Siena

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Siena

We got up a bit late because we were up a little late last night. We’re both a bit sore and tired (an Italian vacation done Americn-style will do that to you). Breakfast was definitely continental, and very European, featuring cheese and a couple varieties of sliced meat, along with cerial and bread.

We wanted to dry clean a few things so we started hunting for dry cleaners. We first headed near the Campo (the central square) to the place suggested by the hotel – they said 3 days, and we’re leaving in two. Across the street was a shop for the Siena professional football (soccer) team, so I got a cool mouse pad and a little banner (they didn’t have XXL jerseys in stock).

The dry cleaner suggested another one to try, so we walked over; took a while to find them but they would take 3 days as well.

We walked back to the Campo and had lunch – it was good but it was also touristy. The waiter suggested another dry cleaner to try. They were closed for siesta, so we went to the Palazzo Publico, which is the most important civic building in Siena. Here is the text of the brochure:

“The first floor of Palazzo Pubblico, built starting from 1297, hosts the Museo Civico (City Museum) accessible from the Cortile del Podesta. The tour begins with a wide range of pictures, Quadreria, (3-4-5-6) and continues with the Sala del Risorgimento(7) with a monumental cycle of fresco paintings representing episodes of life of Vittorio Emanuele II, first Icing of Italy. To get to the Sala del Concistoro (12) we pass through two adjoining rooms, the Sala di Balia (10) with wall paintings realized at the beginning of XV century by Spinello Aretino and the Sala dei Cardinali (11) where reliquaries keep precious carved chests. The Sala del Concistoro is famous for the Beccafumi’s vault realized between 1529 and 1535, representing episodes of civic virtue taken from Greek and Roman history. On the right along the corridor (14) where on the left we can see the Cappella (15) realized at the beginning of XV century and decorated by Taddeo di Bartolo, we enter the adjoining Sala del Mappamondo (16) which takes its name from the lost parchment disc on which in 1344 Ambrogio Lorenzetti painted all Sienese state properties. This is the widest room of Palazzo Pubblico, used since the beginning to host the meeting of the General Council. The wall on the left holds the famous Maesta, painted between 1315 and 1321 by Simone Martini, which is one of the biggest masterpieces of the European Gothic style. Higher on the opposite wall Simone realized the seizure of the Montemassi Castle in the Maremma region by the War Captain Guidoriccio da Fogliano, in 1328. This was a proof of the political and military successes reached by the Sienese State in those years. The adjoining room is called Sala della Pace or Buon Governo (Good Government room) (17) as a consequence of the explicit message represented. The wide cycle of fresco paintings here displayed, painted by Ambrogio Lorenzetti between 1338 and 1340, represents the allegory of the regime of the”Nine”lords of Siena with its effects on the city and the countryside. The tour ends with the Sala dei Pilastri (18) where several paintings and sculptures are kept. The museum tour also includes two rooms used as Gipsoteca (19-20) and the monumental loggia of XIV century (21) which offers a beautiful view of the landscape at the back of the Palace.”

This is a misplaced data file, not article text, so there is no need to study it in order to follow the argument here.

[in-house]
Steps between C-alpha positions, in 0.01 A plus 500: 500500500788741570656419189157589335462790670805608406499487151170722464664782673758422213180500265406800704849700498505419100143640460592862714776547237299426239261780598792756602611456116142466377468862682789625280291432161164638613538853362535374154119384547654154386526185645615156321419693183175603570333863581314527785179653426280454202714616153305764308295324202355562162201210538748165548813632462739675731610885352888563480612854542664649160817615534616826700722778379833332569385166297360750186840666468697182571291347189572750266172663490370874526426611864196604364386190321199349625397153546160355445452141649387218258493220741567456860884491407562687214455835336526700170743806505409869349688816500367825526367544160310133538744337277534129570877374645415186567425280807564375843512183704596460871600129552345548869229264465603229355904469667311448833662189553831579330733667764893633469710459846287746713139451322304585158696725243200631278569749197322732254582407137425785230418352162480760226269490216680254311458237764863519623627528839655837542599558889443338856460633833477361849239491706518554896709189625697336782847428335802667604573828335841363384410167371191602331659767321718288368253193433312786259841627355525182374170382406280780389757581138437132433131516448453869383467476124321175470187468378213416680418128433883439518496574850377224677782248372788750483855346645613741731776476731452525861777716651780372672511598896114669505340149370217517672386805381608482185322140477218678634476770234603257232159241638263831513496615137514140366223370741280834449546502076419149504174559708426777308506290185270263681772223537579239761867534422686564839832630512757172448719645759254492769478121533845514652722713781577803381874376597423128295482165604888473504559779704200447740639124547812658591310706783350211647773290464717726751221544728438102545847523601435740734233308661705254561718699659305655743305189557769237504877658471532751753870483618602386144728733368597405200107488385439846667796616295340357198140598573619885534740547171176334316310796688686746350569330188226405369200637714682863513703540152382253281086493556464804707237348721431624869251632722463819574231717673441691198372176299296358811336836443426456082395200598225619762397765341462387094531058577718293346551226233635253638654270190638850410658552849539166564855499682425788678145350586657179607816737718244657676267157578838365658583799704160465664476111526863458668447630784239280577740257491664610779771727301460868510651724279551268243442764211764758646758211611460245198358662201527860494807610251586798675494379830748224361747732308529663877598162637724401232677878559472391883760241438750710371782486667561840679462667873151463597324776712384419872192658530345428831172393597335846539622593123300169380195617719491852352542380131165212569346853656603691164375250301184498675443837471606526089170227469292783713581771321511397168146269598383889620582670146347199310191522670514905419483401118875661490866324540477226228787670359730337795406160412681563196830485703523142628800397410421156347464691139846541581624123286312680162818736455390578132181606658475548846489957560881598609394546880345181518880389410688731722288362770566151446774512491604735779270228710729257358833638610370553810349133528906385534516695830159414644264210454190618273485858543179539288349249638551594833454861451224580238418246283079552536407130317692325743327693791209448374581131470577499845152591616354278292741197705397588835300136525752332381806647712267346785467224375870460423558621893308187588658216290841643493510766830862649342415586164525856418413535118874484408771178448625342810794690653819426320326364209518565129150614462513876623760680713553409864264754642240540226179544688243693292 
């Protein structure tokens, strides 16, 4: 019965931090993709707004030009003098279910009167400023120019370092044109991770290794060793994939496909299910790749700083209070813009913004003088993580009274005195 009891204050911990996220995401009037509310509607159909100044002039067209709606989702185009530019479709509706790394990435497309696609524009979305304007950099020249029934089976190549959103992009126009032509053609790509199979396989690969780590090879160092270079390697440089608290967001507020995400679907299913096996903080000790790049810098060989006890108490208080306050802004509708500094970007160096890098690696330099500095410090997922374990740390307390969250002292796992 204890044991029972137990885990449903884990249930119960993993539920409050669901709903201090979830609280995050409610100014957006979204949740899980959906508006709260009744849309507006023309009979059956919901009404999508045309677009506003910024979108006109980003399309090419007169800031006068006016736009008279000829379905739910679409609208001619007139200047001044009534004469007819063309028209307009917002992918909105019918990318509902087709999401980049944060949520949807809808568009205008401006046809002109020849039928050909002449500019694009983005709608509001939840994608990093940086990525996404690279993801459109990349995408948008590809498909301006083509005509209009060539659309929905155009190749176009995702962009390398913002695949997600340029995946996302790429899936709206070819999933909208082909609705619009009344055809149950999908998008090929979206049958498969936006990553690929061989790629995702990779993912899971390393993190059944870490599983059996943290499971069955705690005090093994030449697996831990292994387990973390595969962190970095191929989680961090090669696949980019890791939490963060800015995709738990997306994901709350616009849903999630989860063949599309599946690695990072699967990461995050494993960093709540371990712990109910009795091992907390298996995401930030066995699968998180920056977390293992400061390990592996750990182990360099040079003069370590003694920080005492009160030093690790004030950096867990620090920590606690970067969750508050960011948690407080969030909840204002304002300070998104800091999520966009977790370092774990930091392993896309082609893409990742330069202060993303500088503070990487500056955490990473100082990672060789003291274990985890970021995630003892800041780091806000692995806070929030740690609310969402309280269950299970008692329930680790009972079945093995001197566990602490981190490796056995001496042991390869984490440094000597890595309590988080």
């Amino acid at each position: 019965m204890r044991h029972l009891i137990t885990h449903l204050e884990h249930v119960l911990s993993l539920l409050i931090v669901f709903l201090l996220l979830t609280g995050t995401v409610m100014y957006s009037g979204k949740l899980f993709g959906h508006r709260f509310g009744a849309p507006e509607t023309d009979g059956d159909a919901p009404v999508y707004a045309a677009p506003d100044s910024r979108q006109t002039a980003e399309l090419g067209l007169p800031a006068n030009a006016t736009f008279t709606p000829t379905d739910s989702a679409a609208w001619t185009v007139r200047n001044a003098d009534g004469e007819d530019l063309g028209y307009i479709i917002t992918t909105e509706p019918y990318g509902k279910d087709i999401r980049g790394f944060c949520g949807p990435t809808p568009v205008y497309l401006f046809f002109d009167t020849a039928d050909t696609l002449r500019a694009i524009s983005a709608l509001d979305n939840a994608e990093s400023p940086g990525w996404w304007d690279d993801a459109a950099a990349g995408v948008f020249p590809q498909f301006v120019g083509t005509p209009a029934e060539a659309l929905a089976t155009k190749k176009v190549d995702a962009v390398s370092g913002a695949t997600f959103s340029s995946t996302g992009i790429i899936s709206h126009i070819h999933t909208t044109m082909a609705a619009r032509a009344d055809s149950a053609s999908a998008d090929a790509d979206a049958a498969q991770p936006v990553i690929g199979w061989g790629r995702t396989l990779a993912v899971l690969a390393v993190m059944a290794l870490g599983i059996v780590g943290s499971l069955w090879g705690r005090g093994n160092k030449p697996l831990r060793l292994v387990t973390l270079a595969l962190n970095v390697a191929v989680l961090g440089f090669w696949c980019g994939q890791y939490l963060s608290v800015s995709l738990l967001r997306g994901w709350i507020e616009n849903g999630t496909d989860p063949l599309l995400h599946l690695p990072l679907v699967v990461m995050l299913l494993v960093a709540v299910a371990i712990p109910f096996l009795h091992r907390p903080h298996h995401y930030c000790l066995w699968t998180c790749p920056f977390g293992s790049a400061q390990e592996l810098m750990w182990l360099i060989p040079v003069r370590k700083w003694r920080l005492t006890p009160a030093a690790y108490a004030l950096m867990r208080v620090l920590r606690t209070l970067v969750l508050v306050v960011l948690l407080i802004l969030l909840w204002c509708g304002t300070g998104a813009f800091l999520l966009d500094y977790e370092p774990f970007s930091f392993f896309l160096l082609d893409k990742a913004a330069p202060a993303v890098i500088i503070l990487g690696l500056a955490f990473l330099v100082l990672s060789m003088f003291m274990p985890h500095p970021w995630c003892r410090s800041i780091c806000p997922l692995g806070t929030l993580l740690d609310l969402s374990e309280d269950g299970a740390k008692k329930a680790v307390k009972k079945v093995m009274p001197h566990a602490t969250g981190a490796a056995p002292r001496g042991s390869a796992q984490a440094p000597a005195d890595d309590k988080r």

After going through the museum, we went back to the third dry cleaner, and she as well said 3 days – it turns out all dry cleaners inside the city send the clothes out to be dry cleaned, there is no processing inside the city center. So, we went back to the Campo and had a snack and a seat for a while (sitting costs extra, most people stand at the bar, have a quick coffee and walk on). On the way out we talked for a while with a woman that worked there; she had worked with children for two years in Egypt and operated her own underwear shop for a while, and now waiting tables to decide what to do next.

We decided to see the Pinicoteca, or picture gallery. Its huge, no pictures allowed, and there are no books either! So you’ll have to trust me that we saw more paintings of women in blue and red with little babies, or dead people on crosses, than you’ll ever want to see. This was the coolest ticket of them all – engraved and with raised ink, really gorgeous (I may have to frame it).

We stopped at a little cafe and got water, Coke Light and a pan forte (a medieval sweet cake) to take back to the room.

We headed back to the hotel so we could wash some clothes in the sink and relax a bit before dinner.

We had dinner at a small trattoria by the hotel, which was good; I finally got to try the traditional Florentine desert of cookies with a sweet wine liquor for dipping. Then well deserved sleep.

A traditional Tuscan desert - cookies with sweet wine for dipping - very tasty!

A traditional Tuscan desert - cookies with sweet wine for dipping - very tasty!

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